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Alex Poulos
Alex Poulos

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Speeding up the creation of infrastructure code

Building cloud applications is hard. The number of services available from public cloud providers is astonishing, and these offerings can dramatically increase your team’s velocity. And yet, integrating these services into a product is hard: documentation is not always as clear or well-organized as you’d like, and all the more when a particular product feature might need to direct requests to 5 or 6 different AWS services, each of which requires piles of JSON to configure correctly. Here's an approach I've used successfully across several different applications recently:

Step 1: Create whatever you need in the AWS Web Console

Amazon’s web console holds your hand. This is a good thing, but should be used with care. The goal is not to do it once, then forget about it, but to do it the easy way, and the capture this in code.

You probably know from perusing the docs what AWS services you're going to need: so fire up the console and start clicking away! For instance, you might make that S3 bucket with a dozen different life-cycle rules, or that ECR repo with a score of tag expiration settings. Depending on what you're doing, this might require coordinating resources across different AWS services (e.g. making an SQS queue, and a lambda).

Step 2: Use the AWS CLI tools to dump the configuration of the stuff you’ve made

Trying to manually figure out how to map from AWS's Web Console to CloudFormation or API Client code takes forever. Fortunately, the AWS-CLI provides a much better way. You can use this to dump the JSON of all the entities you created in step 1. Maybe you're working with CloudFront. You can do this to list your distributions:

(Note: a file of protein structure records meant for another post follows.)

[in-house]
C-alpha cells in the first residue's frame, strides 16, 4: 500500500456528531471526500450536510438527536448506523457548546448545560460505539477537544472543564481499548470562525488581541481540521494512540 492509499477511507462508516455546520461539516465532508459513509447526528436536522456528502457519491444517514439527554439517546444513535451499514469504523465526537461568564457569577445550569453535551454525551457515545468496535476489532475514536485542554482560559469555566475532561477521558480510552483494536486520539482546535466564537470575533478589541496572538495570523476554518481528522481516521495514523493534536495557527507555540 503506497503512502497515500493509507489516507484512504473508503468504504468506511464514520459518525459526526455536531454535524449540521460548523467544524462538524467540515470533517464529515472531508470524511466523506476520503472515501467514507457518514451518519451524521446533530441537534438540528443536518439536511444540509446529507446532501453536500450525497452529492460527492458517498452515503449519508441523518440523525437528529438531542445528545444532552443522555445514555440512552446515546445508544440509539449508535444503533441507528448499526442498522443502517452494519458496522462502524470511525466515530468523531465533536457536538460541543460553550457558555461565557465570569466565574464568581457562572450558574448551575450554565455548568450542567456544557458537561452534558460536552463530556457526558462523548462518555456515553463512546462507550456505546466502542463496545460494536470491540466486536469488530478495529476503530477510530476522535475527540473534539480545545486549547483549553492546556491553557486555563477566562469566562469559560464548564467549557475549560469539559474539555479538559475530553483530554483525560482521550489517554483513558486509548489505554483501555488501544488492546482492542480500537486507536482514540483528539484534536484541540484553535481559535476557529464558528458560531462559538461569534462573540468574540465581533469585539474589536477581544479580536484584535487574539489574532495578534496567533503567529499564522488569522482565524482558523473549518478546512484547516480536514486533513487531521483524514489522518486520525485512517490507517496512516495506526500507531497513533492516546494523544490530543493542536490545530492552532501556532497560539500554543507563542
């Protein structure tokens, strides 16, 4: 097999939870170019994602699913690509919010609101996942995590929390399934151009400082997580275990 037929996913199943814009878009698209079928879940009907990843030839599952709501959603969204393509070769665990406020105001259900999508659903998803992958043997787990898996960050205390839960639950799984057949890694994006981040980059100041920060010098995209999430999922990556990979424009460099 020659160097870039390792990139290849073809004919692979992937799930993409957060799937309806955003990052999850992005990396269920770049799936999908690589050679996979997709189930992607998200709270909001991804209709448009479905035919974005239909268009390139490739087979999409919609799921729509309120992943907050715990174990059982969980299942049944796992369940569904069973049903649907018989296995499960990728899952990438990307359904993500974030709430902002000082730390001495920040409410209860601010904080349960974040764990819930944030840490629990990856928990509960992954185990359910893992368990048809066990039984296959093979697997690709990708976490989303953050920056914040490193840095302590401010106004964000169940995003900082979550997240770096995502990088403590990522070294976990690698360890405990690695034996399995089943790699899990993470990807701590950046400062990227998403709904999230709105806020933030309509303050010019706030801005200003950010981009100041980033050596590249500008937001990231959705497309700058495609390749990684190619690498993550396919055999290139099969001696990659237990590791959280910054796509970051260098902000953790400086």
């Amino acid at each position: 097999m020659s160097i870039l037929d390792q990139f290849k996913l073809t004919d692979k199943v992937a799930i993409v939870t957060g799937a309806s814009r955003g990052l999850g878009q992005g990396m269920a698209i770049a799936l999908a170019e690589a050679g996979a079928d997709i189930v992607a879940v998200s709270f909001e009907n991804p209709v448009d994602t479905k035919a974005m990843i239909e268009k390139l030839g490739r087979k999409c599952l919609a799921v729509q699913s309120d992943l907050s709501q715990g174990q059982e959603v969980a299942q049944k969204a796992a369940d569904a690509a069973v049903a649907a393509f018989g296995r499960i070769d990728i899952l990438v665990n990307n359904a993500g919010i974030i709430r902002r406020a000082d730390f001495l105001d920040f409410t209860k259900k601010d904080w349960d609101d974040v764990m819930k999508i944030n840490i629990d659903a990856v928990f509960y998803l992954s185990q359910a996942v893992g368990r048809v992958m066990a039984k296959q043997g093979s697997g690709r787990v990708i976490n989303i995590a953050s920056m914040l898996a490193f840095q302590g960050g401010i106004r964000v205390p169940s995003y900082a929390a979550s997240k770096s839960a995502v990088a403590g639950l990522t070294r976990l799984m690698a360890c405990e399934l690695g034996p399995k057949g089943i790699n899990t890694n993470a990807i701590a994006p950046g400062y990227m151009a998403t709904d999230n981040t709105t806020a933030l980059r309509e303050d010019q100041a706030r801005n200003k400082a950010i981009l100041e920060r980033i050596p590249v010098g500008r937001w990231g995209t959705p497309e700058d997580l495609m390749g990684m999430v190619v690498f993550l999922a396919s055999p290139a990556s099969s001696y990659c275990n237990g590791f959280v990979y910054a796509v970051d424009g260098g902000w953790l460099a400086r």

aws cloudfront list-distributions > distributions.json
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The exact command varies, of course, depending on the service. aws <servicename> help will generally lead you to the right command. Generally you want one that starts with list or describe (e.g.

aws ec2 describe-instances
aws dynamodb describe-table --table-name <TABLE_NAME>
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Remember that the aws-cli tools are fundamentally just convenience wrappers to REST APIs, which is why they often aren’t terrible user friendly. REST APIs and traditional *nix tools have different structures and conventions (For instance, a *nix command would usually have required params expressed as positional arguments rather than named ones).

Step 3: Craft this into either into CloudFormation or client SDK code

Now that you have a JSON representations of the entities you need, you can write these up as code, either as CloudFormation/CDK/Terraform templates, or with the AWS client SDKs. In my particular case, I wanted to create these resources in response to a REST API call, so I wrote up the creation logic in TypeScript using the AWS -v3 JavaScript SDK. These are awesome to use for a lot of reasons. I was able to copy and paste much of the JSON from step and just tweak the params that were different for each entity. And since it was TypeScript, I was told at compile time if a parameter was named incorrectly. It made juggling hundreds of lines of JSON configuration much less error-prone and frustrating.

Conclusion: The AWS CLI is your friend

I’ve used this strategy to put together ECS blue/green deploy code and to set up some complicated video workflows with AWS's Elemental service suite. Juggling mountains of JSON is not fun. Creating what you need in the web console, by contrast, and then exporting via the CLI will speed up your develop of infrastructure-facing code, especially if you can’t find good examples to follow. Good luck!

Top comments (1)

darkh0le profile image
Ivan Aldama

CFN is hard! These are great tips!

I will look forward to your next article @mapoulos!